TOMODACHI Welcomes New Participants for the TOMODACHI Internship Program
On June 12 and 13, 2017, TOMODACHI welcomed new student participants from the United States for the 2017 TOMODACHI Internship Program. Administered by Temple University, Japan Campus (TUJ) this program is sponsored by the U.S. Embassy Tokyo. The program was created in 2015 to facilitate more Japanese internship opportunities for American students.
This semester, the program welcomed four American university students. Having just completed their first two weeks at their internships, they shared their experiences to date and expressed their excitement about their future in Japan. The four students each work for different host organizations and receive three to four college credits for their internships.
James Ho, a senior from Fordham University, interns at Steins, which provides a variety of services, including internet services, advertising, and content consulting. James is majoring in Economics and Computer Science, and was excited to share with us his experiences in Japan so far.
Cody Lubinski, a junior from Temple University in Philadelphia, is a biochemistry major interested in medicine. Cody interns at the Embassy of Afghanistan, uniquely utilizing his knowledge of biochemistry and gaining communication skills that he will require in his potential future career as a doctor.
Juliann Ping, a sophomore also from Temple University in Philadelphia, interns at United Way Worldwide, an NPO working globally to create a better life for all communities. She shared her aspirations of pursuing a career in actuarial science for NPOs.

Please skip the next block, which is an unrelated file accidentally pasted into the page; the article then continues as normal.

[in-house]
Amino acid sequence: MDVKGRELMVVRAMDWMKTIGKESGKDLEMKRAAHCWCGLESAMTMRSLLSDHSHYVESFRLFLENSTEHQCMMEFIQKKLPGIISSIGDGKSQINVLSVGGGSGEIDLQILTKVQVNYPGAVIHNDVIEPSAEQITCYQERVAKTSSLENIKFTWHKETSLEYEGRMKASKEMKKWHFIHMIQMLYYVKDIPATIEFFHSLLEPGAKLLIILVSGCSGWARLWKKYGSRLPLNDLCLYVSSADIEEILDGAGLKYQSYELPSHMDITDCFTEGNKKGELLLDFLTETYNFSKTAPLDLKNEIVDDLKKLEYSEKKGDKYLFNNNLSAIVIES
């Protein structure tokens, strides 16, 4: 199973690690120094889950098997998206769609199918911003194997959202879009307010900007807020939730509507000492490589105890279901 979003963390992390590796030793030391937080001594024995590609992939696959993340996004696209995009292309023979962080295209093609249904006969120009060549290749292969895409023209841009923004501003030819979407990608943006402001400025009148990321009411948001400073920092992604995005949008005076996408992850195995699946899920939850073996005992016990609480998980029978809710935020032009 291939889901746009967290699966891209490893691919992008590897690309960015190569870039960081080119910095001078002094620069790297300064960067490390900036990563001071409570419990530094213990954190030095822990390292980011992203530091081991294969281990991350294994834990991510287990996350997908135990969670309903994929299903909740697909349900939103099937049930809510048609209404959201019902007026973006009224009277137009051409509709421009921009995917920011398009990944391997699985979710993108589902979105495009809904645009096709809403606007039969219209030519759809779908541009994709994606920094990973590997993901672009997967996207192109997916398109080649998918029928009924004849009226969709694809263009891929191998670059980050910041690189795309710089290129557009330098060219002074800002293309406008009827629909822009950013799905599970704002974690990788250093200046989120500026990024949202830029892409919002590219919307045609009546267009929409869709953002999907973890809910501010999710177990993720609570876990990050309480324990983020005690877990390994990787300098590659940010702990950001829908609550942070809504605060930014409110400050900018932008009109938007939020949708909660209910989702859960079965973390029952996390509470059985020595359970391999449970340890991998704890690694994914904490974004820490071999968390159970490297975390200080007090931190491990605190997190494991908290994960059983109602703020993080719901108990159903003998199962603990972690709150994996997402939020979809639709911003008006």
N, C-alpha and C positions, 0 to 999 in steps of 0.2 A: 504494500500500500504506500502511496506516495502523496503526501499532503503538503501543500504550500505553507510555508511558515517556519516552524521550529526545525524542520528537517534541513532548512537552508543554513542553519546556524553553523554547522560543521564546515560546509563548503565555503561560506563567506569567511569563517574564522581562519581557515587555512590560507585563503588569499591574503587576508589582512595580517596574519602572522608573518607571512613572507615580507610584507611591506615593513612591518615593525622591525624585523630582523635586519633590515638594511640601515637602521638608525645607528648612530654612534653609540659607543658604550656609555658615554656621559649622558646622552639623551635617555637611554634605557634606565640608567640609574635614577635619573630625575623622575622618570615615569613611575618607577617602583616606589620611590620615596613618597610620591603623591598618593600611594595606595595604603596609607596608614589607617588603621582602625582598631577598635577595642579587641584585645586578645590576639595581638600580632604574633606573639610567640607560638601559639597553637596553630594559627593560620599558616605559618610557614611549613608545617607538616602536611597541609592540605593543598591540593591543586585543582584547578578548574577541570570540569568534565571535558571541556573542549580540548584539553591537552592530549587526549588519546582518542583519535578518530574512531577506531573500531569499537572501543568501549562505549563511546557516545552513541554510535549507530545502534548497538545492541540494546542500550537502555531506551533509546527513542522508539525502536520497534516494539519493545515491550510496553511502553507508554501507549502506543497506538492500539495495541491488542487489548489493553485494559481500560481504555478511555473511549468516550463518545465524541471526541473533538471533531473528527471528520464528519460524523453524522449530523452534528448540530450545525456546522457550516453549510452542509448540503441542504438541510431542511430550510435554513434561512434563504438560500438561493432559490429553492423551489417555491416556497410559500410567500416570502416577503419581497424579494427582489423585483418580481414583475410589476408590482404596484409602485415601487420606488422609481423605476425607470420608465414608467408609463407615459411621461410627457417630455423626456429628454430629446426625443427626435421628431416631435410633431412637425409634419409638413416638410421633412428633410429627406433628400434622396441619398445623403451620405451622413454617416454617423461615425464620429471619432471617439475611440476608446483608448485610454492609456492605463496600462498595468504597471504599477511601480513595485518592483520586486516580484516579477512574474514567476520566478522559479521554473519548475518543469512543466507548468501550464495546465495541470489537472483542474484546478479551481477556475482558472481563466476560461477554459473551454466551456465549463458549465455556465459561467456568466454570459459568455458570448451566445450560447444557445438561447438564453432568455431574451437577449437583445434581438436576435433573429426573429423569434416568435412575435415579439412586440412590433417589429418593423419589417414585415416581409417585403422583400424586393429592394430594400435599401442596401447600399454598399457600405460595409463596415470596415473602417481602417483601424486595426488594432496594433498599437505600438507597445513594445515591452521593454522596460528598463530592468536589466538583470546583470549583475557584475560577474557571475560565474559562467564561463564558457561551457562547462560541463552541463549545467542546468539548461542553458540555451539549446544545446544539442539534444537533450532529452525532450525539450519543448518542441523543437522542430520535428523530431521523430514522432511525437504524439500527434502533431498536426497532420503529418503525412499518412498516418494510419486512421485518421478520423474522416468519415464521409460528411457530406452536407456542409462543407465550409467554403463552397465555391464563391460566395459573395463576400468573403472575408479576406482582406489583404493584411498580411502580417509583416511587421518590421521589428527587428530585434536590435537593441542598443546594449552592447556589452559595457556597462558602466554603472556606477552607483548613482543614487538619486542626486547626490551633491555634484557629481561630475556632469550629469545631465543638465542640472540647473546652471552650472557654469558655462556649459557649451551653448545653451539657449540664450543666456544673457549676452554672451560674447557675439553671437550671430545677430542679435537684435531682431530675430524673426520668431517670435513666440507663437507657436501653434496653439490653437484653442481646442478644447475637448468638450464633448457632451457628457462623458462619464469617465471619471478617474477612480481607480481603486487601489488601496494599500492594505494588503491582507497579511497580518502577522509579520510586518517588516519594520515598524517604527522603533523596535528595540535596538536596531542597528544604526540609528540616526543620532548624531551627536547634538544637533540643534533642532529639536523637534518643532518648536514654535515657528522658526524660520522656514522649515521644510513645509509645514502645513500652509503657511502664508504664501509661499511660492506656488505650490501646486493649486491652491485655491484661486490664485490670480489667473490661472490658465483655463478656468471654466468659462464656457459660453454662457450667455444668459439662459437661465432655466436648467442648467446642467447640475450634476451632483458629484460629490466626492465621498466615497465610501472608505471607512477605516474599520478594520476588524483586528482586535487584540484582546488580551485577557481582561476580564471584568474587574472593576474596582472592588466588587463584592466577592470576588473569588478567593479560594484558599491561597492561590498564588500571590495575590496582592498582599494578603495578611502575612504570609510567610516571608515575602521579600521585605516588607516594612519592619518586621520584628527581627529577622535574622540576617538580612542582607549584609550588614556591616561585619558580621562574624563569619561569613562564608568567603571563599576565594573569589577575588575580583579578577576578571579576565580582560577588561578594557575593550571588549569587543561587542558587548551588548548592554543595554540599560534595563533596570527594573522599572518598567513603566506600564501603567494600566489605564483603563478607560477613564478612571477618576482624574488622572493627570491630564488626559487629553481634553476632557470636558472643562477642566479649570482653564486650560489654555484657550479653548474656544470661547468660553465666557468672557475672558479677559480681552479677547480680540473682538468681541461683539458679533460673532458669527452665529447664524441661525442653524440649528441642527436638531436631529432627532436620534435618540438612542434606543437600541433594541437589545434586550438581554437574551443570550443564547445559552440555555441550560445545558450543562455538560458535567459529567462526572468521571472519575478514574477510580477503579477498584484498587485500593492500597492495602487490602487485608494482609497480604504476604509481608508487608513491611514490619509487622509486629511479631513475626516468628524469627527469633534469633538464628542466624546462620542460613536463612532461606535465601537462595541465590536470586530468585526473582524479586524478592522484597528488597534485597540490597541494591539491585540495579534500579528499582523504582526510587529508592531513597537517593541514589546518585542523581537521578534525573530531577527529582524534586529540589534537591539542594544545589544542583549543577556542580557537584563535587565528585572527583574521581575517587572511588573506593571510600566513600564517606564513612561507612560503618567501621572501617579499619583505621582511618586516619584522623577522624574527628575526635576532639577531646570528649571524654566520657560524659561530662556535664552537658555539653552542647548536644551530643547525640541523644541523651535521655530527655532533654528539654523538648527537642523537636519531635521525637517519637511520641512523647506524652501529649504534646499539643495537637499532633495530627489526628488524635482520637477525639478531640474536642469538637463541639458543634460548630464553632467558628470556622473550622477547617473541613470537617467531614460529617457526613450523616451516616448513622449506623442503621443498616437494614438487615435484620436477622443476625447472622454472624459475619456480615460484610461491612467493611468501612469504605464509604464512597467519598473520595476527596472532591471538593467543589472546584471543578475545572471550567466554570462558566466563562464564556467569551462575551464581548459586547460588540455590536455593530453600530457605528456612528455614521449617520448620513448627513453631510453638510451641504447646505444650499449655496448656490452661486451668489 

Jakub Olesniewicz, a senior from Temple University Japan Campus, expressed his sincere gratitude for his position at DART Partners, a research and consulting firm. Originally born and raised in Poland, Jakub majors in international business studies and works as a consultant using data analysis at DART Partners.
When describing why she applied for this program, Juliann said that she cultivated her interest in Japan thanks to studying Japanese for five years in the U.S. Like Juliann, the other scholars have also studied Japanese for a while and share a great interest in Japanese culture. As an ultimate goal in completing this program, Jakub enthusiastically said, “I will keep in mind that I should never stop learning. Many people think that learning stops after their schooling years, but I believe learning opportunities are continuous throughout our lives.”
The meetings with the students were very lively and all the four students now better understand their missions as selected U.S. representatives playing important roles as a bridge between Japan and the U.S. TOMODACHI hopes that all of the scholars will further grow as global citizens through their internship experiences.